Healthier potato chip? Better ask customers first

The mandatory-health movement is seeking to curb restaurants’ use of trans fats, often by way of lawsuit-filing (see Jun. 14) and legislation (e.g., “Alderman proposes trans fat ban”, AP/Bloomington, Ill., Pantagraph, Jun. 30, on Chicago alderman Edward Burke). So why don’t foodmakers just do the right thing and banish the offending ingredients? Parkersburg, W. Va.-based Mister Bee, the only producer of potato chips in West Virginia, found out the hard way when it replaced its hydrogenated oils with healthier cottonseed oil in its frying formula. It soon backed off after a 6 percent drop in sales and a steady flow of angry calls from buyers. The “new chip drew immediate reactions from customers who said if they wanted healthy, they wouldn’t be eating chips. Fans of the old chips said the new chip was darker in color, greasier and left an aftertaste. Mister Bee President Alan Klein acknowledged there was a ‘noticeable difference’ in the new chip’s taste after being in the package for a couple of days. The company tried modifying its recipe by using different oils, but consumers still didn’t like the new chip.” (“Customers Pan ‘Healthy’ Potato Chips”, AP/San Francisco Chronicle, Jul. 19).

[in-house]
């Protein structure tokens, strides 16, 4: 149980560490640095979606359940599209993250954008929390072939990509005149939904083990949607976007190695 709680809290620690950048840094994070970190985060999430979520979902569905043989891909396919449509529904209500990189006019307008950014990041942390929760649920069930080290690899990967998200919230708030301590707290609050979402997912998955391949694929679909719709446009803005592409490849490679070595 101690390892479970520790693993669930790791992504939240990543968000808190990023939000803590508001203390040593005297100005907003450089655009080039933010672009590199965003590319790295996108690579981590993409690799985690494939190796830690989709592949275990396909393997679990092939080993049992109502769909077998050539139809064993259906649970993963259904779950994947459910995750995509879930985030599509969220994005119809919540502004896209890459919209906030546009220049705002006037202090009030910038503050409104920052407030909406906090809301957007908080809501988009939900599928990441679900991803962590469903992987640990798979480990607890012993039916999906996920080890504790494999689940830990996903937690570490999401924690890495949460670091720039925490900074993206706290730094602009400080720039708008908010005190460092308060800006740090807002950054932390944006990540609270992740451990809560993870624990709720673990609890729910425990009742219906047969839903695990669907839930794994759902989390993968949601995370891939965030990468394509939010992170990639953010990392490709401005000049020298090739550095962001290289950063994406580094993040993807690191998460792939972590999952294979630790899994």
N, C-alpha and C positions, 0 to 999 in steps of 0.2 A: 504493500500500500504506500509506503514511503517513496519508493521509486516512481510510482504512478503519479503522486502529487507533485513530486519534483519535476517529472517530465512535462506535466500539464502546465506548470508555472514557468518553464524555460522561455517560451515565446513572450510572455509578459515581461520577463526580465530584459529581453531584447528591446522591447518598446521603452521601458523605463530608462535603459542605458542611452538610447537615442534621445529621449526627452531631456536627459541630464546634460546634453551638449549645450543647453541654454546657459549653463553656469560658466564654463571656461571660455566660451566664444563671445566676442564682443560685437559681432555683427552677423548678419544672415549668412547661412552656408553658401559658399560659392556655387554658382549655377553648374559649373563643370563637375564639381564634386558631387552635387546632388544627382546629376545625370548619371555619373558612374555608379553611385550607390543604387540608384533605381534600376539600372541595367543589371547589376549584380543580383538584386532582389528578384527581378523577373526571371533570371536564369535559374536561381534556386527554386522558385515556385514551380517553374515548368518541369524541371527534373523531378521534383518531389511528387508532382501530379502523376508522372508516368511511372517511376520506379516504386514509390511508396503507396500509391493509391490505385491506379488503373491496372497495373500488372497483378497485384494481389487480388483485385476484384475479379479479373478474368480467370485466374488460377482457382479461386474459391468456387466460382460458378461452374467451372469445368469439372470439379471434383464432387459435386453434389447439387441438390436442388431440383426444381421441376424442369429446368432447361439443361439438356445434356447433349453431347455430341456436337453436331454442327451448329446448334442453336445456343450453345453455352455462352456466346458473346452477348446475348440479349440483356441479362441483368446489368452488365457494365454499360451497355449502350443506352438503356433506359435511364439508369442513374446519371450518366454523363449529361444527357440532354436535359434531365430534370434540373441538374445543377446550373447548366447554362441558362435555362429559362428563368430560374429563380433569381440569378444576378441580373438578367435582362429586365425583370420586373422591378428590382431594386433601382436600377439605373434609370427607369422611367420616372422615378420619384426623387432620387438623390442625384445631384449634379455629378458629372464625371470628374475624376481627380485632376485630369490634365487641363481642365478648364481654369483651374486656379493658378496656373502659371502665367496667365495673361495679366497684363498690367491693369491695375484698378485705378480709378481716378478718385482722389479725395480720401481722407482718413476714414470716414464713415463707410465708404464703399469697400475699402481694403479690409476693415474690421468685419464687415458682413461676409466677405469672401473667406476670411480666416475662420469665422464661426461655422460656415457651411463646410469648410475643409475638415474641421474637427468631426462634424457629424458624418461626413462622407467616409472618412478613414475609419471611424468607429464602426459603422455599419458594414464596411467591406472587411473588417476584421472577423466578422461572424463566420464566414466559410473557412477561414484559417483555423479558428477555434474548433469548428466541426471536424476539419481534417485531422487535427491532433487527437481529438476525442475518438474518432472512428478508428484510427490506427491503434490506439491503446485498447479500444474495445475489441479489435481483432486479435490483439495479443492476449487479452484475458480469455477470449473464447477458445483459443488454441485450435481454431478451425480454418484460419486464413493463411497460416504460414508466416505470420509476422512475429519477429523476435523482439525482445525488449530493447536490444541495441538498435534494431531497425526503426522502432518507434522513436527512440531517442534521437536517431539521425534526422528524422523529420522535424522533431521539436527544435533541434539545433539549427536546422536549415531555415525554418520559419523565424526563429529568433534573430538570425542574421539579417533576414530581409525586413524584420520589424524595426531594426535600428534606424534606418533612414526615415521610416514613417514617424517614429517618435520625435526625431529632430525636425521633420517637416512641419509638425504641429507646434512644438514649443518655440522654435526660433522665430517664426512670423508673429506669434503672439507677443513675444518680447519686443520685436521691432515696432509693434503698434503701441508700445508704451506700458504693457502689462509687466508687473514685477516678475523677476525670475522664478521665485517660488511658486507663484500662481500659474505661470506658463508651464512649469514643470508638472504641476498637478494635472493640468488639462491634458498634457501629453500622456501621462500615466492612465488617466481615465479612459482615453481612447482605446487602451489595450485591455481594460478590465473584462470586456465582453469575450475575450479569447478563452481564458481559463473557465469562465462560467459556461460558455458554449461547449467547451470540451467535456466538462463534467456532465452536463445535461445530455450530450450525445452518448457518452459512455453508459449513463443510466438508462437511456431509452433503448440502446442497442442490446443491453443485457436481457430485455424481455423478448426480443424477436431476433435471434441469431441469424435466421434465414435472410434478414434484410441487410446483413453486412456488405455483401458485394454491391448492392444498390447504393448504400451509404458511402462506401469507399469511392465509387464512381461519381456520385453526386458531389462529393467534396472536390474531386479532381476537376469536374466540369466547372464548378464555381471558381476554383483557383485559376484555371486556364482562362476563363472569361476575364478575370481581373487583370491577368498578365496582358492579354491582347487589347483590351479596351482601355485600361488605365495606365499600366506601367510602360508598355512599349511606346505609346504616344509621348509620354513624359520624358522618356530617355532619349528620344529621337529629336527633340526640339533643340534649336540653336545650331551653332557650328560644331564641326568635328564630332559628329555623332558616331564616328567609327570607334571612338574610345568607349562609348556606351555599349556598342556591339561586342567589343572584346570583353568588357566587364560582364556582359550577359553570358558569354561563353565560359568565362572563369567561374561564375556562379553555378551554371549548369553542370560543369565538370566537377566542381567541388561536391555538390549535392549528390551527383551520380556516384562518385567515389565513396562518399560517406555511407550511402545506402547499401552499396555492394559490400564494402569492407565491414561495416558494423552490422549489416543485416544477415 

Foie gras and slippery slopes

Chicago’s recently enacted ban on the delicacy (Apr. 27, May 4) has got Alderman Edward M. Burke thinking: now that we’ve started, why can’t the city ban less healthy frying oils and that sort of thing too? (Fran Spielman, “Alderman wants to limit fatty, fried fast food”, Chicago Sun-Times, Jun. 8).

More: In April, the Washington Post ran an op-ed by a cardiologist who averred:

Food calories are so pervasively and inexpensively available in our environment that they should be regarded as a pollutant. Just as an asthmatic can’t help but inhale pollutants in the air all around him, we Americans cannot help but ingest the calories present in the environment all around us.

(John G. Sotos, “A Modest — and Slimming! — Proposal”, Apr. 7). The Consumerist (Apr. 13) and Rogier van Bakel (Apr. 18) react with appropriate scorn. And a new report commissioned by the federal government proposes that the feds jawbone restaurants into reducing portion sizes (“FDA Report Urges Restaurants to Help Downsize America”, AP/Washington Post, Jun. 3). See also Radley Balko, Apr. 21.